Browse Our Articles & Podcasts

The Neoclassical Grandeur of Antonio Canova

Two centuries ago, on the morning of October 13, 1822, in Venice “died a sublime Christian” the artist for whose work “the sculpture came out renewed”, as we read on the memorial tablet placed on the door of his Roman studio: Antonio Canova.[1]

He was born 65 years earlier, on November 1, 1757 in Possagno, a small town in the province of Treviso, northeastern Italy. The paternal grandfather Pasino (†1794), a skilled stonemason, initiated the little Canova to stone work. At the age of 11, Antonio went to Venice where he studied the art of drawing and attended the school of nude at the Accademia delle Belle Arti. He became a protagonist of Neoclassicism, or the return to the forms and beauty of ancient Greece and Rome.

In Venice he modeled the first monumental sculptures: Orpheus and Eurydice, Dædalus and Icarus.

Orpheus, 1777

In 1779 he went to Rome, where he sculpted masterpieces such as Psyche Revived by Cupid’s Kiss (1793), his most famous work, and the four dedicated to the popes: Tomb of Clement XIV (1783), Tomb of Pope Clement XIII (1792), the Bust of Pius VII (1805) and Pius VI praying (1821). His works are too many to mention. Appointed Inspector General of Antiquities and Fine Arts of the Papal States in 1802 by Pope Pius VII (†1823), in 1815 Canova set to work, with success, for the return to Rome of the works stolen by Napoleon (†1821) from the Roman States, under the terms of the Treaty of Tolentino (1797).

The great sculptor often returned to his birthplace, where he grappled with painting. In 1818, instead of repairing the parish church of Possagno he took “the resolution to have a new one built, at my expense…”[2] It was the Temple of Canova, or rather the Church of the Most Holy Trinity, which joins the circular cell of the Roman Pantheon to the pronaos columns of the Parthenon. Canova’s old stomach trouble become more and more acute.

Close to St. Mark’s Square in Venice, after having the Sacraments that prepare the dying to meet the living God, half an hour before dying “that pure and beautiful soul was at that moment in conversation with God.”[3] He uttered these last words: “O Lord! You have given me the good that I have had in this world, and you take it back from me: blessed be your name forever!” He left by testament, among other things, “to the Supreme Pontiff Pope Pius VII, his constant benefactor, whatever object of his inheritance that could be most grateful to him.”[4]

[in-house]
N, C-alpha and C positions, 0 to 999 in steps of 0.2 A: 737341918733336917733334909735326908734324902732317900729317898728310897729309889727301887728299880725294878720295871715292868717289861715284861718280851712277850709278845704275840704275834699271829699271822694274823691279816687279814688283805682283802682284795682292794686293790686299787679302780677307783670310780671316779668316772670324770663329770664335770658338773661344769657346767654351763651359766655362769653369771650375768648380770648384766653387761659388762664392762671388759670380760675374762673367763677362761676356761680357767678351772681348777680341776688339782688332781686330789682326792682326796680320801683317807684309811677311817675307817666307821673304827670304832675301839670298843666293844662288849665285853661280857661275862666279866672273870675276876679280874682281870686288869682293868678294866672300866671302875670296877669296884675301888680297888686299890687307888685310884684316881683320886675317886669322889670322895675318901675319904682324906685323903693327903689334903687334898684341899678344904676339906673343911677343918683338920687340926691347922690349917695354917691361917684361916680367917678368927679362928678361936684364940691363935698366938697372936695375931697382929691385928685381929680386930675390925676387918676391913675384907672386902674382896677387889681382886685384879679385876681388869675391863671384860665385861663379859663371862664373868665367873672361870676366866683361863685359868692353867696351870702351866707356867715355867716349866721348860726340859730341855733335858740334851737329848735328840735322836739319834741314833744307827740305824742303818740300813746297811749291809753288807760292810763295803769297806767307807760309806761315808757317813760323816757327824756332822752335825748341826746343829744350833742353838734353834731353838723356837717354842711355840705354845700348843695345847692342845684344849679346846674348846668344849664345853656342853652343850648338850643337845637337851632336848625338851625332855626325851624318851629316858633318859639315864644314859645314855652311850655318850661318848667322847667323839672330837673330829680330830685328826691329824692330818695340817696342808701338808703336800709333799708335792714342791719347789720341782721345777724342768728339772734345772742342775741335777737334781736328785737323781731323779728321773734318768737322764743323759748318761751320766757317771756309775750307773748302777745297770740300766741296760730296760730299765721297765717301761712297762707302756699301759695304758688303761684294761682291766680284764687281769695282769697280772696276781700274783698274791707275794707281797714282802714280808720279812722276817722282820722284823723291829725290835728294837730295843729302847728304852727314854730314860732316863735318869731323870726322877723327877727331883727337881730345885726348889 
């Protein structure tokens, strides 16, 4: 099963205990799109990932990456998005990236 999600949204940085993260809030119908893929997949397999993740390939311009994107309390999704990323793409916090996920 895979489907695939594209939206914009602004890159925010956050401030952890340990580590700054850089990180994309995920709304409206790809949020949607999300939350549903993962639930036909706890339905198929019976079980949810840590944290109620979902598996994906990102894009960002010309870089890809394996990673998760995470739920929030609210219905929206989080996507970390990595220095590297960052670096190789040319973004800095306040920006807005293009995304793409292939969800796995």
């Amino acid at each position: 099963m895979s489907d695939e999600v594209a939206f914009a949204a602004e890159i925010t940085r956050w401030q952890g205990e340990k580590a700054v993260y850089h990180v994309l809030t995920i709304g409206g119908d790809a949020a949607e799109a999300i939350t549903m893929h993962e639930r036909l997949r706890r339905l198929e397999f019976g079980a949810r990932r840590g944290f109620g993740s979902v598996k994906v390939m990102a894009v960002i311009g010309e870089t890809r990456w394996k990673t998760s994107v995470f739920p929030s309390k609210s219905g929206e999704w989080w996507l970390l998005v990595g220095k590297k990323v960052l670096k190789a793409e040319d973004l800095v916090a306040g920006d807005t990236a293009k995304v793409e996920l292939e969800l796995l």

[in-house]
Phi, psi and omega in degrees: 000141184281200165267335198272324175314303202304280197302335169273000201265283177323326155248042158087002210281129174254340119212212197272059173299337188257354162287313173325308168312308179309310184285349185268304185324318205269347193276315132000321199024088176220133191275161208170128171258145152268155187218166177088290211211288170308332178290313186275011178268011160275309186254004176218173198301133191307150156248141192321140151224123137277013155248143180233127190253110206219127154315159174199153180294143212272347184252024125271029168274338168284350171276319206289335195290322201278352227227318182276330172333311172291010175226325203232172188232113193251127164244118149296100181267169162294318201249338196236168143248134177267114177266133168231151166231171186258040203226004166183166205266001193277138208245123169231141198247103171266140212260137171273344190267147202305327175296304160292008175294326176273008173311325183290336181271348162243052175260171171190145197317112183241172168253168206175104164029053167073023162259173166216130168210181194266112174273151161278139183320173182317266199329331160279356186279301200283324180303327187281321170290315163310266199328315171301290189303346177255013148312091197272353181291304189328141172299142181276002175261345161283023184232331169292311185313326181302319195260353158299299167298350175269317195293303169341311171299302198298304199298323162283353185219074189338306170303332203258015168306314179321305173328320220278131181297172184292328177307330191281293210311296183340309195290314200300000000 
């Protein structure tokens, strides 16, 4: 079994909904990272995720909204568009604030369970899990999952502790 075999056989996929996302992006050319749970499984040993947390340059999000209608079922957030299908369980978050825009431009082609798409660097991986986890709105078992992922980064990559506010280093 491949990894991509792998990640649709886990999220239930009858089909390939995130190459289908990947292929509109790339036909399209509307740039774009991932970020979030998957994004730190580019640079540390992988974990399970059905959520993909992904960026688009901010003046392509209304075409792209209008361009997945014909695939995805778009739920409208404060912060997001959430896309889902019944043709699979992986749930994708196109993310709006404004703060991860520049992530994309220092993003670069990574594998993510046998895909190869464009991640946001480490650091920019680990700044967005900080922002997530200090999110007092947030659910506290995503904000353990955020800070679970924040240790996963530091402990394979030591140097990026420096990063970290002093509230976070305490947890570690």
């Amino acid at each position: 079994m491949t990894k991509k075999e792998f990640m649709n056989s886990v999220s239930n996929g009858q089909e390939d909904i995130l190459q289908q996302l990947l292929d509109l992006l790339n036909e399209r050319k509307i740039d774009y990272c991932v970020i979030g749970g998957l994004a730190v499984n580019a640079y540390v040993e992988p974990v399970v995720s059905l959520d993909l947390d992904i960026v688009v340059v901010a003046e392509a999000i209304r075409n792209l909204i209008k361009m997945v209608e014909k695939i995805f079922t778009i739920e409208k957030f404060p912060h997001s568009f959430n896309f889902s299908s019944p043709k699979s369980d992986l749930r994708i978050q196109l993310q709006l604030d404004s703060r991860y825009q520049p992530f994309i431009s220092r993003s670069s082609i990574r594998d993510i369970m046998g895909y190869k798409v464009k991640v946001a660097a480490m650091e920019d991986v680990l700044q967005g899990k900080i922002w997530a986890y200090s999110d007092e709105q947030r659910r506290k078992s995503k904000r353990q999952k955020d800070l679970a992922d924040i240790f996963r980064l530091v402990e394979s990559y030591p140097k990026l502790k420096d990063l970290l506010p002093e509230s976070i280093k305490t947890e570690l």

The solemn funeral was celebrated in Rome on January 31, 1823 in the Basilica dei Santi XII Apostoli (of the Twelve Holy Apostles), set up by the Academy of St. Luke (an association of artists founded in 1593), of which the sculptor was member, in the presence of the chamberlain and the Senate of Rome. The organization was entrusted to the Roman architect Giuseppe Valadier (†1839), who

above all else, imagined the most famous sacred sculptures made by Canova should contribute to adorn the funeral pomp of their author. For which he arranged in the middle of the church a majestic but simple monument of white marble. […] The solemn Requiem Mass was pontificated by His Most Reverend Excellency Monsignor [Carlo] Zen [†1825], Archbishop of Calcedonia, secretary of the Sacred Congregation of Bishops and Regulars, Venetian patrician and sung with two orchestras with music by the famous Jommella conducted by maestro Mr. [Pietro] Terziani [†1831]. The talented tenor Mr. [Giovanni] David [†1864] volunteered to honor the memory of Canova and sang, with his usual skill, the verse Benedictus, expressly written by maestro Terziani.[5]

For such an important circumstance in 1823 was chosen, albeit re-instrumented “for two orchestras,” a score written in Stuttgart, southwestern Germany, in 1756 for the funeral of the mother of the Württemberg Duke Carl Eugen: the remarkable Requiem of the composer from Aversa, southern Italy, Niccolò Jommelli (†1774), church and theater musician, one of the most important figures of the Neapolitan school of music. It is the most famous Missa pro defunctis before Mozart’s unfinished one.

It is conceived for solos (soprano, alto, tenor and bass), strings and basso continuo (a form of improvised accompaniment at the organ or harpsichord, typical of the 17th and 18th centuries). In the solo passages we can recognize the hand of the opera composer; the choral ones, created in a simple but effective way, are partly written in the stile antico, with baroque counterpoint, and partly alternate with the soloists with numerous suspended dissonances.

May listening to this “moving, beguiling and full of surprises” Requiem be our musical commemoration of that shining glory of the Catholic Church, generously protected and kindly favored by the Roman Pontificate, which was Antonio Canova.[6]


[1] M. Missirini, Della vita di Antonio Canova, Milano 1825, p. 417, our translation.

[2] Lettere familiari inedite di A. Canova, Venice 1835, p. 87, our translation.

[3] Missirini, ibidem, p. 197.

[4] Missirini, ibidem, p. 200, our translation.

[5] Diario di Roma, 5 febbraio 1823. pp. 2-11.

[6] K. G. Fellerer, Der Palestrinastil und seine Bedeutung in der vokalen Kirchenmusik des 18 Jahrhunderts, Augsburg 1929, p. 160, our translation.

Popular on OnePeterFive

Share to...